In 2013 Hospital Impact published my post “The hidden costs of incentivizing patient satisfaction“.
In this piece I shared the following quote from a physician working within the broken healthcare system …
– “If a portion of my compensation is based on patient satisfaction then to maximize my reimbursement I must provide to my patients everything they want. And if that means services they don’t actually need, be it an antibiotic or x-ray, so be it. If I say no they are mad (unsatisfied) and it will cost me money. These are the rules of engagement the system has created and thus these are the engagement rules I will follow.”
And I concluded …
– To honor our commitment to improving the health of our patients, families and communities, we must be mindful of the complexity of the system, understand the unintended consequences, and focus on those things that bring physicians and patients closer–and rail against anything that hurts the physician-patient relationship.
So I was thrilled to see the article “Bioethicists say patient-satisfaction surveys could lead to bad medicine” by Sabriya Rice in Modern Healthcare this week in which she shares:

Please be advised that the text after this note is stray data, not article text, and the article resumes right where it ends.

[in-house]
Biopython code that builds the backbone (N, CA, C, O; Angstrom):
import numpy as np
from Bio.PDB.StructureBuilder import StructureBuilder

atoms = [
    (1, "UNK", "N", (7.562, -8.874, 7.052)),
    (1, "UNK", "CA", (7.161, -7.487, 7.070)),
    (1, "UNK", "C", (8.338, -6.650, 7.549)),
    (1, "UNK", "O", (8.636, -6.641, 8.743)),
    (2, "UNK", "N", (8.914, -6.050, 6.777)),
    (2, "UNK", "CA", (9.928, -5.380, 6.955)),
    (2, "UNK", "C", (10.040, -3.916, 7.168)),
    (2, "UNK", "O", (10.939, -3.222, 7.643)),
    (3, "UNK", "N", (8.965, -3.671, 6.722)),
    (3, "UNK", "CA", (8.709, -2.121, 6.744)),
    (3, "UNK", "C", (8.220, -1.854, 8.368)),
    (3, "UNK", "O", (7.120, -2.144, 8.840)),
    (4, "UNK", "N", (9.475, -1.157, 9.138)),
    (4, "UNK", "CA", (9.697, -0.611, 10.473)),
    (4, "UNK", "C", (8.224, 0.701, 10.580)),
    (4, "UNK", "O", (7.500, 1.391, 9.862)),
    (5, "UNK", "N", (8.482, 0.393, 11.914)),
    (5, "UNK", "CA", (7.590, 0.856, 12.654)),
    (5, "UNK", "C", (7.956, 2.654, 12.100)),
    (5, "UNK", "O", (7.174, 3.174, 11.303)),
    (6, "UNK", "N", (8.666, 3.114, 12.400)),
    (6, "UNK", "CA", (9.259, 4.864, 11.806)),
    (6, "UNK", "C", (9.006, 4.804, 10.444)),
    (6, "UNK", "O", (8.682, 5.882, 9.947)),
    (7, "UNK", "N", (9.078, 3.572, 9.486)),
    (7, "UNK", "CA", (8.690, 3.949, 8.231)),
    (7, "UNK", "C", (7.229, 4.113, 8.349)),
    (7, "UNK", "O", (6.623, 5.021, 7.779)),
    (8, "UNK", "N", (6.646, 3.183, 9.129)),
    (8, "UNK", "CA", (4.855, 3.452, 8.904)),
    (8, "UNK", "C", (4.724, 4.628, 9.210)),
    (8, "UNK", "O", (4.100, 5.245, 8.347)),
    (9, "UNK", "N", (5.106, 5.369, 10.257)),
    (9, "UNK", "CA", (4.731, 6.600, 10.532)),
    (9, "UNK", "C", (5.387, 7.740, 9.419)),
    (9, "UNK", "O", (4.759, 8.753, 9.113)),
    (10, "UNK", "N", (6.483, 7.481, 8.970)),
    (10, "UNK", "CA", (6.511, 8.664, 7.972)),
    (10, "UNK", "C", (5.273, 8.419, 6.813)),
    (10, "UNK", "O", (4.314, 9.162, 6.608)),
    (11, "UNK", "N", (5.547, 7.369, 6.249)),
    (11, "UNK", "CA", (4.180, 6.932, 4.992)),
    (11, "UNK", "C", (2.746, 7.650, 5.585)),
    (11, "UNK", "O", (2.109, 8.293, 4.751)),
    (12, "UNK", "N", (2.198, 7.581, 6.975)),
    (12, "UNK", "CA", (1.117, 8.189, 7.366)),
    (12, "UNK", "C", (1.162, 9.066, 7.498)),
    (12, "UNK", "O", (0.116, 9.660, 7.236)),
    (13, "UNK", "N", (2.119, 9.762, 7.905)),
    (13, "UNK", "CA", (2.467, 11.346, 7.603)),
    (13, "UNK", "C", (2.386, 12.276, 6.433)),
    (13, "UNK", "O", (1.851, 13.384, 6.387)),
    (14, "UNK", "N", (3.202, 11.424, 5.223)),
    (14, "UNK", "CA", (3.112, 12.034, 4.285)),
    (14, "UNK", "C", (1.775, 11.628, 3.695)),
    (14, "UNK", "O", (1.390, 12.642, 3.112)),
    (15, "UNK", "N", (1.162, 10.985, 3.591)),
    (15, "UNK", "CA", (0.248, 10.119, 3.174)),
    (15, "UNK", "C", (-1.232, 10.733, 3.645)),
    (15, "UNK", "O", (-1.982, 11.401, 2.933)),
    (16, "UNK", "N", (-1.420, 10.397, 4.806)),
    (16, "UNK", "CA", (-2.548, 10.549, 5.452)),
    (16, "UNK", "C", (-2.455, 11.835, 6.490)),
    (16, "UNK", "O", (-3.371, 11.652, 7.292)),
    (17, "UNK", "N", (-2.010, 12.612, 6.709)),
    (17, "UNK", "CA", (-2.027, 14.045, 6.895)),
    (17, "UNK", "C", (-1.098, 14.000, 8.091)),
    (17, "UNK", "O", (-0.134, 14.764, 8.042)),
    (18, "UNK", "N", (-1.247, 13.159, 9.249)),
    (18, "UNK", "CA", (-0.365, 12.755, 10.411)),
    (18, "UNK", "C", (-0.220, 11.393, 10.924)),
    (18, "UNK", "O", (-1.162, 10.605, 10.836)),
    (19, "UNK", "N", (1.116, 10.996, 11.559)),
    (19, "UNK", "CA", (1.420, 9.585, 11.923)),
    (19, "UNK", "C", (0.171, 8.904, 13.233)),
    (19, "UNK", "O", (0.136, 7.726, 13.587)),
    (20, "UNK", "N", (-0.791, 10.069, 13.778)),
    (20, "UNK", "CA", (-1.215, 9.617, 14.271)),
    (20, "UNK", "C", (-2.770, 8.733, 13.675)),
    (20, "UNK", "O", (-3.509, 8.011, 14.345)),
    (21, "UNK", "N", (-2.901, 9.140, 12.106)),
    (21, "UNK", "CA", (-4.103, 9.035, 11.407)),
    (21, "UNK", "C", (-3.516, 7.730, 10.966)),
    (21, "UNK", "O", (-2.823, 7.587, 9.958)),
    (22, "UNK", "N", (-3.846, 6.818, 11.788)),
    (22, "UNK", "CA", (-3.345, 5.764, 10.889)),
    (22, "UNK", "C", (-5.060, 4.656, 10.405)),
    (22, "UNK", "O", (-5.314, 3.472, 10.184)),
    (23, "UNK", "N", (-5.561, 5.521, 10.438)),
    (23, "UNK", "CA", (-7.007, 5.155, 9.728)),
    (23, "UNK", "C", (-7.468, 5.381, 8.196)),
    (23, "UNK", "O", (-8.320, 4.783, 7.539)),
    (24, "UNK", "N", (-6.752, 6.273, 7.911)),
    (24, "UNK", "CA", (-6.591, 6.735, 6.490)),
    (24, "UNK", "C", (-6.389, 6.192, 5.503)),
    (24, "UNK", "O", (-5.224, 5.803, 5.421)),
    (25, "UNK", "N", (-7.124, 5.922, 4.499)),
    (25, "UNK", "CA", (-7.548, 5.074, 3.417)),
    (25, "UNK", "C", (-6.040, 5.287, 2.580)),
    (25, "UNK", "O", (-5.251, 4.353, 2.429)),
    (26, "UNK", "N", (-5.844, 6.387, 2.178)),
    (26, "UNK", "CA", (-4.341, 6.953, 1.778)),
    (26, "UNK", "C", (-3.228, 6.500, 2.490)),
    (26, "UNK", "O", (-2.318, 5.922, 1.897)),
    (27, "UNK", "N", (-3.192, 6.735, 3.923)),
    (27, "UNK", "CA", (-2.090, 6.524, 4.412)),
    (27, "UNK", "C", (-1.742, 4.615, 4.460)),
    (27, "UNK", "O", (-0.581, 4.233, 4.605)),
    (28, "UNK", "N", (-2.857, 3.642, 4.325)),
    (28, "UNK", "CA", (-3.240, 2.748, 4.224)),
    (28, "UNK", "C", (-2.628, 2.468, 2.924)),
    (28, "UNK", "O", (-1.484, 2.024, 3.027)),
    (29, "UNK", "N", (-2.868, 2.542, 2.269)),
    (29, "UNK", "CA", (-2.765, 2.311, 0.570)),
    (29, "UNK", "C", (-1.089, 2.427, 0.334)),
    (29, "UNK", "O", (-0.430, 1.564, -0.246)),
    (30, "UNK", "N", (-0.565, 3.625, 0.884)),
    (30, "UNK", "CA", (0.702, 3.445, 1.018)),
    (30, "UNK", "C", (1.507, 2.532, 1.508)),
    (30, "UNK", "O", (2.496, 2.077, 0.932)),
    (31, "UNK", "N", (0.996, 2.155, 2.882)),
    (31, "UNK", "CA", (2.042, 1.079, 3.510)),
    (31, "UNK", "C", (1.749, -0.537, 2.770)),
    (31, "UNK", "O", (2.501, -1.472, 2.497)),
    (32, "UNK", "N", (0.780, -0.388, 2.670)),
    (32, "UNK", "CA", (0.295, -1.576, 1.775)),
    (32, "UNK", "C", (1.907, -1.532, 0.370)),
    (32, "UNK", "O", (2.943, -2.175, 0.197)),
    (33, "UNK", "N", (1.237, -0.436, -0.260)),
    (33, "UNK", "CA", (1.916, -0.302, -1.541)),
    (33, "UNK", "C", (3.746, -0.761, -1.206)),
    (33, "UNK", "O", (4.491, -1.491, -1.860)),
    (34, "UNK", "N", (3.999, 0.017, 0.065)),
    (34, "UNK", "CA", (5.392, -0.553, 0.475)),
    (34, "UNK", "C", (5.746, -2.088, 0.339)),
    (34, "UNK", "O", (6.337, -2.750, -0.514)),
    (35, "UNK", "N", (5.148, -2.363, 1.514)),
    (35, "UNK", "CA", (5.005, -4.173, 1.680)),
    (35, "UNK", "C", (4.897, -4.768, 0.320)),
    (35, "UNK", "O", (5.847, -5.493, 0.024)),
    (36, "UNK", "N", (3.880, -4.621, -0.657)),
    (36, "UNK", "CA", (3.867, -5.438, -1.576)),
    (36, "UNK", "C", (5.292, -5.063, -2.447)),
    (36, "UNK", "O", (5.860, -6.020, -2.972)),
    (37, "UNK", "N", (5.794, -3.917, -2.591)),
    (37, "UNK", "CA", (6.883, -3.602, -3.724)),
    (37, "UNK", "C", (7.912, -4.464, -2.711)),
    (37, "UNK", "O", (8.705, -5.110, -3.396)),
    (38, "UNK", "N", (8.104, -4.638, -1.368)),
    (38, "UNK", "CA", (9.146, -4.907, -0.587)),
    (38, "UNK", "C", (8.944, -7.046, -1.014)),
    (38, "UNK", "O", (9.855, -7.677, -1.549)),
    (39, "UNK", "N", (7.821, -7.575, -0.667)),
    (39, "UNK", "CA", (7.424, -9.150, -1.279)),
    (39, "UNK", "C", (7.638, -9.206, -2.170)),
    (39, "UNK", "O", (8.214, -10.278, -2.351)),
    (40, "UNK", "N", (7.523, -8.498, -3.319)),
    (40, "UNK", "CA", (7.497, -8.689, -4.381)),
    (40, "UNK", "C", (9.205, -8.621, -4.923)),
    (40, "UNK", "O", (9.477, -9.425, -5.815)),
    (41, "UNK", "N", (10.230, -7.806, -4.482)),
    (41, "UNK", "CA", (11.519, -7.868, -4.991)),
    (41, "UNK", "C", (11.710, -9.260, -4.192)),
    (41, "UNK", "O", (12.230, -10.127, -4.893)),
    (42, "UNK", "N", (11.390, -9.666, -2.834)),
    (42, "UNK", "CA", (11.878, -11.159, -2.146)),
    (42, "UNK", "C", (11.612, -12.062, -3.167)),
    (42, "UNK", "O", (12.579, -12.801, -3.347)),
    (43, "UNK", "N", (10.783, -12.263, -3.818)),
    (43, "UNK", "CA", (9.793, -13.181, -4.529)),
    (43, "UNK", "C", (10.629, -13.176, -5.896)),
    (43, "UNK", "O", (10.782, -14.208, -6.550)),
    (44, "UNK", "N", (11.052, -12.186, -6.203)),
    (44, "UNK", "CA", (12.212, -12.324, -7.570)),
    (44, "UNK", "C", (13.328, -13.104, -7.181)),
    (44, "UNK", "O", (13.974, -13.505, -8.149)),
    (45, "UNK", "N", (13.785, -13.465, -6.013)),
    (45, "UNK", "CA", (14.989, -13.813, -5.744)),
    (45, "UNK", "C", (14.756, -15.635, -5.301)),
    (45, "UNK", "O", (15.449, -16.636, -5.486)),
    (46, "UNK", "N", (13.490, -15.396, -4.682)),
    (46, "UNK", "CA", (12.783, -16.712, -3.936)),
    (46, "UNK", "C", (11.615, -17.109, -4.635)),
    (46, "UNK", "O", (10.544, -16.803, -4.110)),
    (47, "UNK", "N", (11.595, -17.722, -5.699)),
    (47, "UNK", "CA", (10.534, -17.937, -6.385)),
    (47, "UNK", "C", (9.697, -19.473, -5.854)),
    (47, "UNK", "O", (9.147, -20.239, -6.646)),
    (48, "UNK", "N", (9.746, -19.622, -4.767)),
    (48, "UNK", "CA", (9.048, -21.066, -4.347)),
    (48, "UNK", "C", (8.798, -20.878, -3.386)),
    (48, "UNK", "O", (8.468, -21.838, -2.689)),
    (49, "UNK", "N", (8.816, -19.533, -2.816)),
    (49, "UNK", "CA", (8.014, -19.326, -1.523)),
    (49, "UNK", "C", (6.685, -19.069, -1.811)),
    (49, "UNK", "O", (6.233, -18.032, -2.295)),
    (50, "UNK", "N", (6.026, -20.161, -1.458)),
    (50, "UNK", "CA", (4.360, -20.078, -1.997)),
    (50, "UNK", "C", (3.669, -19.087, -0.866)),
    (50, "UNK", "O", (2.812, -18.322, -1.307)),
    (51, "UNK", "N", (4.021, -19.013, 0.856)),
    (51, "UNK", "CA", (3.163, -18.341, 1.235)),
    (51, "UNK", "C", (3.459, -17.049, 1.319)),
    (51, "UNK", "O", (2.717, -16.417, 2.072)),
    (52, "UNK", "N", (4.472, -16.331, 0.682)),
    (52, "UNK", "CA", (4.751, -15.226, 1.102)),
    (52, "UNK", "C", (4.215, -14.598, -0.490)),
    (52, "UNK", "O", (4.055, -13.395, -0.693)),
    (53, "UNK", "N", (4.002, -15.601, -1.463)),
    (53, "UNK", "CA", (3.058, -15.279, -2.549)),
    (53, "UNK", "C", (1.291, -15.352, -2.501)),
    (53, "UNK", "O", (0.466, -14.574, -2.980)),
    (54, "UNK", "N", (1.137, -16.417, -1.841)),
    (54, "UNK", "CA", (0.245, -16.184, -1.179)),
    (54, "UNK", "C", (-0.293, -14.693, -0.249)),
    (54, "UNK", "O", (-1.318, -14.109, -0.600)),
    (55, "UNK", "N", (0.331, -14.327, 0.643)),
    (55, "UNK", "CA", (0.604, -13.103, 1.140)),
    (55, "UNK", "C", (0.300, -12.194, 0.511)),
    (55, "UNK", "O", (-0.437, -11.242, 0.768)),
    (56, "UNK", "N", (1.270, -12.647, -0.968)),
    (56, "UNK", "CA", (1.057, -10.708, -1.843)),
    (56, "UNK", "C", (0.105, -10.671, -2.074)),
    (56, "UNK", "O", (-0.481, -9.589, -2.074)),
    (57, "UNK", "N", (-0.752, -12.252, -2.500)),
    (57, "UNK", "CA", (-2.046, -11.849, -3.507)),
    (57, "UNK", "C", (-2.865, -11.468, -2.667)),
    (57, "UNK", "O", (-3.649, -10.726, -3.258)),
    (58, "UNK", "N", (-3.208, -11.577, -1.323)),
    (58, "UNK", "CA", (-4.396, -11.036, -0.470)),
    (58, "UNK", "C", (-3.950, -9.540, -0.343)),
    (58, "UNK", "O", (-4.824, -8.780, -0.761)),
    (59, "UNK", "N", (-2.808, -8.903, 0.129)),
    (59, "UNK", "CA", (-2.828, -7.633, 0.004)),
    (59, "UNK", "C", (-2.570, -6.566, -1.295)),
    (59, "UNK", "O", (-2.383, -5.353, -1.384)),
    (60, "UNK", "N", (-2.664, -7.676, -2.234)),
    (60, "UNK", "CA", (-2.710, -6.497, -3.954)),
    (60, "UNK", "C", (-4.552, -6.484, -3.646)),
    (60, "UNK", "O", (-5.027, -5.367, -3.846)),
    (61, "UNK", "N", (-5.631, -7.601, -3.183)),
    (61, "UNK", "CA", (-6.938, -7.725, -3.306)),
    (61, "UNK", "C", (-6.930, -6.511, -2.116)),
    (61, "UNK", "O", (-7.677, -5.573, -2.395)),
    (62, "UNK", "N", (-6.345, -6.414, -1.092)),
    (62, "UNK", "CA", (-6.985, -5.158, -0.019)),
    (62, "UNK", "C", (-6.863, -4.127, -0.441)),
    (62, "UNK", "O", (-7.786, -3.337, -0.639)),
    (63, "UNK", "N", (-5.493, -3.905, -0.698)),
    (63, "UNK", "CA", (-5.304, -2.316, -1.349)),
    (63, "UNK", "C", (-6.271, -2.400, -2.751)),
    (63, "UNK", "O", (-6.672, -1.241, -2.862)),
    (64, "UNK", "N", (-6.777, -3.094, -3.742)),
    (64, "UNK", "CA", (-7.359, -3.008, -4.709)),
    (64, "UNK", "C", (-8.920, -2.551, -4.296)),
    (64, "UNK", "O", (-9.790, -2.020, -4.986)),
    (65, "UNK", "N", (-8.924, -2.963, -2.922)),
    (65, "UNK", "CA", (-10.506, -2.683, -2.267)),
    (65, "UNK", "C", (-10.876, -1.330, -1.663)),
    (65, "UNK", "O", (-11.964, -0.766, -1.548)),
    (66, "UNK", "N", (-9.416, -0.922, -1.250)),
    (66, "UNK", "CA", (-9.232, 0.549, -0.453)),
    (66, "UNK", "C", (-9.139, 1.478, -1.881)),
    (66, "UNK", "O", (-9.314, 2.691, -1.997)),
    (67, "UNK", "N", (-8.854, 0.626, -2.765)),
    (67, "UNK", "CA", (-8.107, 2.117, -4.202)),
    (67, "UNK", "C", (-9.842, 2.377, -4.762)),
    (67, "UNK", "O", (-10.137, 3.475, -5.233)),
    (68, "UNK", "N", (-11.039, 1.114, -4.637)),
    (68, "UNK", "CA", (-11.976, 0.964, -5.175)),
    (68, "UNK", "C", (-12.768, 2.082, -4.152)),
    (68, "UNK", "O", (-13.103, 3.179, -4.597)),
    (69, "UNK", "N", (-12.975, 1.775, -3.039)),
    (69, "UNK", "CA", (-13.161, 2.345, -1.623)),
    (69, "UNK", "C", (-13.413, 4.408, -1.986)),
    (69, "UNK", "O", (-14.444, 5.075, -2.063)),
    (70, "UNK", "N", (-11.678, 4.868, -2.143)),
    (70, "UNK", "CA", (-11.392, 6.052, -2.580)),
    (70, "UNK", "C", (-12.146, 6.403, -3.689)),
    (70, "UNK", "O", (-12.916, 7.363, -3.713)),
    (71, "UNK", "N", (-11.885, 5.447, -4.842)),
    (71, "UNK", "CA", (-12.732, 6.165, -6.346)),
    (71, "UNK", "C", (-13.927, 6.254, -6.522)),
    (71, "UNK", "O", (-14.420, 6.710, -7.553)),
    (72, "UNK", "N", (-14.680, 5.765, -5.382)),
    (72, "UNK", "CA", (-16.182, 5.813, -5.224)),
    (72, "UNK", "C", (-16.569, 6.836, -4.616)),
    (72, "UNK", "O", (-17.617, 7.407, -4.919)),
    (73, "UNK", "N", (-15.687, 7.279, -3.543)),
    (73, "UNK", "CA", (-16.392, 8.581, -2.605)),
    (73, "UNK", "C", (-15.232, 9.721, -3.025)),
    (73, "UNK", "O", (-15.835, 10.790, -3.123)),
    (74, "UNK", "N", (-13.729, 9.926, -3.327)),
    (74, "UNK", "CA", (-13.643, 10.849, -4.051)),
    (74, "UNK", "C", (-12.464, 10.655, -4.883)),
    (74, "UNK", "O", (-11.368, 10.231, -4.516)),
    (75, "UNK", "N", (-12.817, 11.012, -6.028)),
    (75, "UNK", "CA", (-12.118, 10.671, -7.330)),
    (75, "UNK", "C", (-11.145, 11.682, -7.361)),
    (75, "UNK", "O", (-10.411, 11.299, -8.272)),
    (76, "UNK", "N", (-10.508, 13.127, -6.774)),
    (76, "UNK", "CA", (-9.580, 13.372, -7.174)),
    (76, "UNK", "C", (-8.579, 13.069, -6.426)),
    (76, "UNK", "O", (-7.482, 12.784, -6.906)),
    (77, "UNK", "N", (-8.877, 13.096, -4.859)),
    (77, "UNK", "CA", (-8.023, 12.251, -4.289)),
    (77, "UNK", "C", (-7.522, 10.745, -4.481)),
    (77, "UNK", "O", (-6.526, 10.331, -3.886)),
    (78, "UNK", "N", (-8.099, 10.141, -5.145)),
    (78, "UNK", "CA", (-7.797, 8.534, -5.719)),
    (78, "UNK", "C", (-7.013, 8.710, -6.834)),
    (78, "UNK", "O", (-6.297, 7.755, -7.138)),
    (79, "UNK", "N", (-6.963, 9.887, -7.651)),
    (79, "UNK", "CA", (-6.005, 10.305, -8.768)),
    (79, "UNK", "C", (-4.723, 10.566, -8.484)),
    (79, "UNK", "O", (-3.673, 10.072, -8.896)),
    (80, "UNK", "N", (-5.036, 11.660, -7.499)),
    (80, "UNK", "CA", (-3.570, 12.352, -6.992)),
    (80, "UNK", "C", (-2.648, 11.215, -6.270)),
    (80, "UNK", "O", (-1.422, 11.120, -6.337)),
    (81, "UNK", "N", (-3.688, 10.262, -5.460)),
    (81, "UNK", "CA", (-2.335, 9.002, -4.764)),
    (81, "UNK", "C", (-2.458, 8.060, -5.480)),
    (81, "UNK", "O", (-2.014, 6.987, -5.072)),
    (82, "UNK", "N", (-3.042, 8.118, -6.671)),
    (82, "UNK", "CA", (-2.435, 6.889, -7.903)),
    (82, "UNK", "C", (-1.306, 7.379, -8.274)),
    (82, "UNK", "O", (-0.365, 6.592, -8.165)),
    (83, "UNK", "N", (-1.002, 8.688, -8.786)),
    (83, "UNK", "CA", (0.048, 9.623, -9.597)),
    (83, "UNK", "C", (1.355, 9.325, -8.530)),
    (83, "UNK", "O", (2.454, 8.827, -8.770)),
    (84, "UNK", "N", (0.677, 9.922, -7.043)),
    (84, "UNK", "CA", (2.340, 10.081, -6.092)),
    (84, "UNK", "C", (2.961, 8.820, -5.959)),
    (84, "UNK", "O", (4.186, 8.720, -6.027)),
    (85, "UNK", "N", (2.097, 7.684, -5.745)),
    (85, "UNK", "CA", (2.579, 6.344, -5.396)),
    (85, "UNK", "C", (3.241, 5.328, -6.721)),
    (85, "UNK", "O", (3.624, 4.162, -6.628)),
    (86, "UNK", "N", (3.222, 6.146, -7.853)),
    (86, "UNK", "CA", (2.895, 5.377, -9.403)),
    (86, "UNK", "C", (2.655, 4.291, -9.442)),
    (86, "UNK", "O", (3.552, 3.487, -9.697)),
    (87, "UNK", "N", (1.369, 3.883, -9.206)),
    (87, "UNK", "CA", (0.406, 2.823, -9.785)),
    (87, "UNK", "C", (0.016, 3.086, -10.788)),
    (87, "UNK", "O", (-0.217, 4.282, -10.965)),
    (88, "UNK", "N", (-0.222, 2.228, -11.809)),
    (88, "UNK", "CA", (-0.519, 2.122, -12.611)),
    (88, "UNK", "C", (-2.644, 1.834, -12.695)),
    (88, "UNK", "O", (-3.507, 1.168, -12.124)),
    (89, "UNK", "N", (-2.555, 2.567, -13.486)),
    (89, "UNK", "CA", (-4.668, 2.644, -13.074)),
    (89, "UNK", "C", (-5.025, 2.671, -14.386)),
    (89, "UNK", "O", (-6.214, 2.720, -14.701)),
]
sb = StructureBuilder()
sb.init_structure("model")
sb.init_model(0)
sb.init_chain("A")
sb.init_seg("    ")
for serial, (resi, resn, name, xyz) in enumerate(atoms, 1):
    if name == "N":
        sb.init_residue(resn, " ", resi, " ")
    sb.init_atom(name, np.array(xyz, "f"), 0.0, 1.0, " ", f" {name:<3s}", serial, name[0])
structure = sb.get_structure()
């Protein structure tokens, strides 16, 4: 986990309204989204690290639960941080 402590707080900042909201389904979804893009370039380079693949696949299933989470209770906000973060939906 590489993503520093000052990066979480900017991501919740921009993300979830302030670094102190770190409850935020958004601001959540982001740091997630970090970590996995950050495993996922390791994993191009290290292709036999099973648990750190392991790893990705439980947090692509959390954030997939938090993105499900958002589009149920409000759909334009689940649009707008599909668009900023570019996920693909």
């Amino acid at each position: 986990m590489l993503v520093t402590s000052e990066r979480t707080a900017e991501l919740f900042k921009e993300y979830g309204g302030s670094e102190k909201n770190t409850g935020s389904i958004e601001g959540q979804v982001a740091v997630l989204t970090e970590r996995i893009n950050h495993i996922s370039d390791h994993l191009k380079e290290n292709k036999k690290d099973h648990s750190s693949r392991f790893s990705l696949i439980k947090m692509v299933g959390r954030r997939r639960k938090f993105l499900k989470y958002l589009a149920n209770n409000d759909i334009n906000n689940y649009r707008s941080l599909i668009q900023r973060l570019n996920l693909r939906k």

– “The bioethicists also worry that focusing on patient satisfaction as an independent goal has made it “ripe for commercialization” and resulted in a boom of profit-making businesses.”
– “… many have questioned whether focusing on those priorities will lead to improvements in patient outcomes such as lower mortality and lower readmission rates or result in unintended consequences.”
With unintended consequences defined as …
– “Pressure to tell patients what they want to hear and accede to unreasonable requests may increase the provision of unnecessary care,” and ultimately “lead healthcare astray, undermining the provision of optimum care for all.”
As healthcare leaders we must remember surveys are simply tools and within the complex adaptive nature of the healthcare system we must focus on both intended and unintended consequences of the reliance on these tools.
We must ensure we are developing healthcare models which optimize these tools without being solely dependent on them.
And most importantly … we must focus on ensuring authentic connection and relationship between patients (and families) and their clinicians which allow for the development of trust and the telling and hearing of the patient’s whole story. Only then will we truly understand the patient’s experience and satisfaction level through their lens and truly be able to act upon it together with our patients.